Weekend Assignment

Sat, Sep 29, 2012 - 12:02pm

If you can spare a few minutes this weekend, please check out this video.

You may recall that, last month, I recorded a podcast with David McAlvany of McAlvany Financial. Here's a link in case you missed it: https://www.tfmetalsreport.com/podcast/4131/tfmr-podcast-26-david-mcalva.... I had met David earlier this summer at FreedomFest and had come away impressed. Here was a guy...an actual investment advisor...who seemed to "get it".

As part of their marketing plan, McAlvany Financial is producing three videos this year that attempt to describe and summarize some of urgent financial issues that are bubbling just below the surface. The first video, which dealt with the ongoing financial crisis in Europe was released back in the spring.

The Fuse is Lit | European Perils | Part 1

Just this week, they released part 2 of "The Fuse Is Lit" series. This one is entitled "Asian Ascendance". For my part, I agree with almost all of David's conclusions here and I highly urge you to watch the video. The only area in which my opinion differs from David's is regarding a collapse/bubble in treasuries. I don't think this is imminent, at least not likely in the next 3-5 years. Perhaps because QE∞ was announced post-production, David may have since re-evaluated his position. I'll have to check with him to see. Regardless, this is definitely worth 25 minutes of your time.

The Fuse Is Lit Part 2 Asian Ascendance


That's all for now. Have a great weekend!


About the Author

turd [at] tfmetalsreport [dot] com ()


Sep 30, 2012 - 12:35am

CFTC Lawsuit re Position Limits - My Take


Executive Summary:

Per the Court: No Position Limits Rule. CFTC ordered to re think its rulemaking in light of the Court's determination that CFTC violated its rulemaking authority. Case remanded (sent back) to the CFTC for proceedings "consistent" with the Court's opinion (meaning that the CFTC dumbasses will have to revisit the whole process again.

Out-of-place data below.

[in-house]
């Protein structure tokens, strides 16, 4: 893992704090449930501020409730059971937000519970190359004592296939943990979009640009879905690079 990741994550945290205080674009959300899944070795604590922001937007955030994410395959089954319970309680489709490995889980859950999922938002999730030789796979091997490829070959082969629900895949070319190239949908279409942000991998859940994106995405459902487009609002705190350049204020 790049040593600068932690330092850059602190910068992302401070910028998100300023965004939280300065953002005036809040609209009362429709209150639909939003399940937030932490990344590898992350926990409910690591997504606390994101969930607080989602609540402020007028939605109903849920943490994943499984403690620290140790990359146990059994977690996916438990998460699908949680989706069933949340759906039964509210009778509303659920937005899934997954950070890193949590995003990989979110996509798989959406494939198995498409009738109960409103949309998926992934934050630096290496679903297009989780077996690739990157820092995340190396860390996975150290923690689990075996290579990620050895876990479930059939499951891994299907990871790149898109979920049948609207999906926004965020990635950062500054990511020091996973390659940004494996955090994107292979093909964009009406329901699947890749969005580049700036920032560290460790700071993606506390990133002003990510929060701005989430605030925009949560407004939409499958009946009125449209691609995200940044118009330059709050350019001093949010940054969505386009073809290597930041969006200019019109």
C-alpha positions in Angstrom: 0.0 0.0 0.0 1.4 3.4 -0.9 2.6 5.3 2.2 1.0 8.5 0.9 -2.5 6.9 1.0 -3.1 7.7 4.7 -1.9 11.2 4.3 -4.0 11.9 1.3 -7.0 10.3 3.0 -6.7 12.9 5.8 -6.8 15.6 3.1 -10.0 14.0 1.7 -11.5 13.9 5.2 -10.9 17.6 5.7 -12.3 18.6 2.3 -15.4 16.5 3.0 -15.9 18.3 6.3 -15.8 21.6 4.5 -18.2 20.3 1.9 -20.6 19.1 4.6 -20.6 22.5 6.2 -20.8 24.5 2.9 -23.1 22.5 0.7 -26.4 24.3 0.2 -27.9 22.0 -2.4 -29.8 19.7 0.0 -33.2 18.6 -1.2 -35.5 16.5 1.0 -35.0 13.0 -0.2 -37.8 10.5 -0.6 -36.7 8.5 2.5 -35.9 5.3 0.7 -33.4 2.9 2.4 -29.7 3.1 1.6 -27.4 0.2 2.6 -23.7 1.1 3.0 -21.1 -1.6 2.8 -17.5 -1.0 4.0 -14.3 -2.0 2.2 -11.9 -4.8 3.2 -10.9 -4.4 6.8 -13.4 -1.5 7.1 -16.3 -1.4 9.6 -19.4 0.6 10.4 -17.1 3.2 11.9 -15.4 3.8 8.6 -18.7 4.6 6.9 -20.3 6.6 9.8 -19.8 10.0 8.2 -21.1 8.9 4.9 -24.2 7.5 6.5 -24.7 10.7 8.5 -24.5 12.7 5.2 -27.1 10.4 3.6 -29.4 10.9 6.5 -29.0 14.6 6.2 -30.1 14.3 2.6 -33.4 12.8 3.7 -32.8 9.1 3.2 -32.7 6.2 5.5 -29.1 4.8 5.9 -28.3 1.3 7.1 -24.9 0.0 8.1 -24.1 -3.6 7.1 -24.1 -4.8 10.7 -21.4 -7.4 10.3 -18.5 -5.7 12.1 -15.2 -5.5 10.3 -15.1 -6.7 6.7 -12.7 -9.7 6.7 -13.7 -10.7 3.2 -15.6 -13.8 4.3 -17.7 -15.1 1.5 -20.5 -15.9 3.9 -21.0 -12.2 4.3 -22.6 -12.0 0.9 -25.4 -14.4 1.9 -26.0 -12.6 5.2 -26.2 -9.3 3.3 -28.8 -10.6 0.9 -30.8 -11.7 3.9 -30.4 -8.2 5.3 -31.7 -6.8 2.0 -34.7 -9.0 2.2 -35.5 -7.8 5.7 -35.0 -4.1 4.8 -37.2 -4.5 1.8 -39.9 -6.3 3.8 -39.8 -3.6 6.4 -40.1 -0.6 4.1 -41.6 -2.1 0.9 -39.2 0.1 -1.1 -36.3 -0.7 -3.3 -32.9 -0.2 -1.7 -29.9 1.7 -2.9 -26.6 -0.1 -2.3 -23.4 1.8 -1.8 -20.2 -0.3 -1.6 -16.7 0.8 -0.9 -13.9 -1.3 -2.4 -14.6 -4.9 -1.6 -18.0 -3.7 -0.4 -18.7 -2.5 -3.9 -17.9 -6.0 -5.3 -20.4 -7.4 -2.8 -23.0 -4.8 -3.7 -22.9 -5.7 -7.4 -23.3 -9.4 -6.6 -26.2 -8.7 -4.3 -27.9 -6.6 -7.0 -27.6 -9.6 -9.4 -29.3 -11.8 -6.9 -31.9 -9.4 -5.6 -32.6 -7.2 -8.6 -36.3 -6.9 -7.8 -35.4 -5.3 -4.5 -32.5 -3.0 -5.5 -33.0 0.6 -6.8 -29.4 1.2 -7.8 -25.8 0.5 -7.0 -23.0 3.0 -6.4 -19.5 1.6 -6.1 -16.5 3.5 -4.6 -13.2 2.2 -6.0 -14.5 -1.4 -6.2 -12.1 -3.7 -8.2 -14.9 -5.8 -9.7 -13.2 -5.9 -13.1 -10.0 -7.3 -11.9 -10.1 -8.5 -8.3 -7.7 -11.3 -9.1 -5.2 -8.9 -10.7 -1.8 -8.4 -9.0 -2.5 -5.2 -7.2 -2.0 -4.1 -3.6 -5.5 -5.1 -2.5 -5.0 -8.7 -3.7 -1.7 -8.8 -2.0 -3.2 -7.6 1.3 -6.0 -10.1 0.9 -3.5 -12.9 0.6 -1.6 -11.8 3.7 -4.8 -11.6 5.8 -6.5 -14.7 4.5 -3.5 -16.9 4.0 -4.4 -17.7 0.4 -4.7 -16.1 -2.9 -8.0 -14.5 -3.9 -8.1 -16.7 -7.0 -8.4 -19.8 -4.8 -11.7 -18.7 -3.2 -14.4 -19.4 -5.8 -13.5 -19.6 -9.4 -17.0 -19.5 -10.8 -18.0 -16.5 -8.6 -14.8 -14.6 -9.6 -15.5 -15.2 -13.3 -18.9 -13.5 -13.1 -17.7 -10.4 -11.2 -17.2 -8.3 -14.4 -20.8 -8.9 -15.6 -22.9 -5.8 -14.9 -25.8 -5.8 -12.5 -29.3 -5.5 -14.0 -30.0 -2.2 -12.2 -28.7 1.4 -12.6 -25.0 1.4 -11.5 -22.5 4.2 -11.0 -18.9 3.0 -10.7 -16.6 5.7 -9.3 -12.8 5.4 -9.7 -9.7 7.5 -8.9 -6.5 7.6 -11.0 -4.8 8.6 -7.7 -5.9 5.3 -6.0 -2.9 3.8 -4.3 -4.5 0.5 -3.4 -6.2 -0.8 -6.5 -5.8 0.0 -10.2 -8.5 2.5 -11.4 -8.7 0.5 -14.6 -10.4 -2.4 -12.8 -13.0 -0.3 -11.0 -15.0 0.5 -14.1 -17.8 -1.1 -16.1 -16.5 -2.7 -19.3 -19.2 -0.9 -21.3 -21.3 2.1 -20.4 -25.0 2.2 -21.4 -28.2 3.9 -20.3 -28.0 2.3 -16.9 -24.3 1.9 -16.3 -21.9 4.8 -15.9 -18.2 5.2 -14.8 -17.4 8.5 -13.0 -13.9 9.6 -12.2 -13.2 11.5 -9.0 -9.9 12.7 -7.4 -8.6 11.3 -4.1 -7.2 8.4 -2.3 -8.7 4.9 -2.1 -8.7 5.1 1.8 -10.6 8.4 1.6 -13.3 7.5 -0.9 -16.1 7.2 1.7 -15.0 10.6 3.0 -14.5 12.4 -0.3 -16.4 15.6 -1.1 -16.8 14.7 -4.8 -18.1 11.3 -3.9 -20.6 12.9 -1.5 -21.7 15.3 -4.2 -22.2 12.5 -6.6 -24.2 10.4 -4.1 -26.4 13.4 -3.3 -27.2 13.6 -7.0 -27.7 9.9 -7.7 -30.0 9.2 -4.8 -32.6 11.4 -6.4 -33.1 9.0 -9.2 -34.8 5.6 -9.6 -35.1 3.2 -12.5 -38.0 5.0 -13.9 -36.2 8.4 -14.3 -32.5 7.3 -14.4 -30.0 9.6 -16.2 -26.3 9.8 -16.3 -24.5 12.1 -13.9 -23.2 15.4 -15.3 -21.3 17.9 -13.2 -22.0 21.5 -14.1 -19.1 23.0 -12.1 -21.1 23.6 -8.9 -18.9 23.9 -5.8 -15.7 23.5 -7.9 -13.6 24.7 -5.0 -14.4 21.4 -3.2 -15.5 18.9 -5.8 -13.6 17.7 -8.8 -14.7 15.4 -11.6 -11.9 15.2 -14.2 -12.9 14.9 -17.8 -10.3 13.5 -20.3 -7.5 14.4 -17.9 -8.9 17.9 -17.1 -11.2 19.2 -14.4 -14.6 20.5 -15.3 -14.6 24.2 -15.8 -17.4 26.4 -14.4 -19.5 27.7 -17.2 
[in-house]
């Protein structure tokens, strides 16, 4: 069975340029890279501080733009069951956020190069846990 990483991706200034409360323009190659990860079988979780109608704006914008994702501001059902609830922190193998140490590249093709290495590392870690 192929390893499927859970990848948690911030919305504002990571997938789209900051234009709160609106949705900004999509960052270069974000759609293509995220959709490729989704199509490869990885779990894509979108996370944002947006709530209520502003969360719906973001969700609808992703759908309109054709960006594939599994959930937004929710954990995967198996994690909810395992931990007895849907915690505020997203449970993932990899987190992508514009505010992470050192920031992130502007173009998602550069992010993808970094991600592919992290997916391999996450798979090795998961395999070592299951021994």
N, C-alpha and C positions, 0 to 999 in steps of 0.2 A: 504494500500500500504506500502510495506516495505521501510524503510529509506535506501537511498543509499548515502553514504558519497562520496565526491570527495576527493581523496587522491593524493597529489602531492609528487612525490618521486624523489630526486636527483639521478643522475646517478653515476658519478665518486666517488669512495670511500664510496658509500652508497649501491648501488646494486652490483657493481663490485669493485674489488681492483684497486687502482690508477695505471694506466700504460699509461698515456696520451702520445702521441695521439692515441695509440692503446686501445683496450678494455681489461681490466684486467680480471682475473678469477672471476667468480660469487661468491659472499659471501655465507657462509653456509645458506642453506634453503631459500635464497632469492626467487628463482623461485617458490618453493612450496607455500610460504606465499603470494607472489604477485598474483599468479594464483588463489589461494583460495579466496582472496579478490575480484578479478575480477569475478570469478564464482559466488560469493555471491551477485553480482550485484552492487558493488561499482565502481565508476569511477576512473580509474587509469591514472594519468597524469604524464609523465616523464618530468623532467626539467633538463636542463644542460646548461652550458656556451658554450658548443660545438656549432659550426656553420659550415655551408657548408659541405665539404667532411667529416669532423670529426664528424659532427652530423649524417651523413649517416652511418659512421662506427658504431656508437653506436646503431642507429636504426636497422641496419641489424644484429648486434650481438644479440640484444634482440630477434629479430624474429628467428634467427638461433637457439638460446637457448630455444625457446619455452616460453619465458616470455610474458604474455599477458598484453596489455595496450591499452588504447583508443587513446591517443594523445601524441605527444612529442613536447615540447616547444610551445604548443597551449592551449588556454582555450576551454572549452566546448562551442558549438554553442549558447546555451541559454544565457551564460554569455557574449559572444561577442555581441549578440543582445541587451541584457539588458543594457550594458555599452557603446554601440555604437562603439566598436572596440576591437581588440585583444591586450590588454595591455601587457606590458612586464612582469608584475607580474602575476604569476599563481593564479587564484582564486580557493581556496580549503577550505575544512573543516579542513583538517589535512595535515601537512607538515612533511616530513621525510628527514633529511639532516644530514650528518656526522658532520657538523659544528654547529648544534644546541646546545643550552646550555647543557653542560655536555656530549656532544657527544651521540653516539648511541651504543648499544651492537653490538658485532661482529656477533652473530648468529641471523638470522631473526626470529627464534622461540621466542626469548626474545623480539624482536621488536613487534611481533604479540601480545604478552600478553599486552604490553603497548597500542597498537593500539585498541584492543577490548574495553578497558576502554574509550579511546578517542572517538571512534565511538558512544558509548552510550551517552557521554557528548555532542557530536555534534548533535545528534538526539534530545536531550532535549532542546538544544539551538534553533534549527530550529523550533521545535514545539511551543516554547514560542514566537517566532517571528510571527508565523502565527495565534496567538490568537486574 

My take: don't count on ANY position limits, ever. Anyone not stacking by now? If not, don't come crying when the paper vanishes and all that is left is physical metal.


Below in quoted text, is the Introduction section from the Complaint filed in the DC Federal District Court. I have read the the Court's full opinion that came out on Sep. 28, 2012. My analysis is from this Opinion and a brief review of the Amicus Briefs and the Plaintiffs' Complaint.

As a precursor, I have no doubt that the ruling's outcome (Position Limits Rule struck down) was leaked early on, and would tend, in my mind, to explain the massive piling on of new shorts. I am expecting a nice bunch of new naked shorts to flood the market on Monday, so for you gamblers out there, good luck! For stackers, BTFD.

Anyhow, back to the legal stuff.

The plaintiffs, the ISDA and the SIFMA, filed suit asking the Court to "hold unlawful and set aside the Position Limits Rule in its entirety; enjoin the Commission from implementing and enforcing the Rule or giving it effect in any manner; and order such other relief as may be appropriate."

The Introduction section, if you want to read it yourself, is set out below. I did not include all 32 pages from the opinion, because it is dry legal stuff. If you want to look for yourself, go on PACER and look up case number 1:11-cv-2146 (RLW), the docket is there, and you can pull up each document you want to look at.

The bottom line is pretty straightforward. The CFTC implemented a "Position Limits Rule" in response to the Dodd-Frank Wall Street Reform and Consumer Protection Act "Pub. L. No. 111-203, 124 Stat. 1376 (2010)." The Wall Street insiders, did not like the Rule, and asked the Court to set the Rule aside, claiming that the CFTC was not mandated by Dodd-Frank to impose new position limits. CFTC said it was "required" to "establish position limits."

This case largely turns on whether the CFTC, in promulgating the Position Limits Rule, correctly interpreted Section 6a as amended by Dodd-Frank. Although both sides forcefully argue that the statute is clear and unambiguous, their respective interpretations lead to two very different results: one which mandates the Commission to set position limits without regard to whether they are necessary or appropriate, and one which requires the Commission to find such limits are necessary and appropriate before imposing them.

The Federal judge basically agreed with the Plaintiffs (there were five technical legal challenges to the law, summarized below), finding that the CFTC misinterpreted the Dodd-Frank law. The Judge ruled:

In sum, although each party believes the statute is clear and unambiguous, their respective “plain readings” compel different results. ​Ultimately, however, this Court need not choose between the competing interpretations. As explained below, Section 6a is ambiguous as to the precise question at issue: whether the CFTC is required to find that position limits are necessary and appropriate prior to imposing them. Because the Position Limits Rule is based on the CFTC’s erroneous conclusion that the CEA is unambiguous on this issue, the Court “may neither defer to the agency’s construction nor endorse plaintiffs’ construction.” See Humane Soc’y of U.S. v. Kempthorne, 579 F. Supp. 2d 7, 15 (D.D.C. 2008). Instead, the Court must remand this rule to the agency.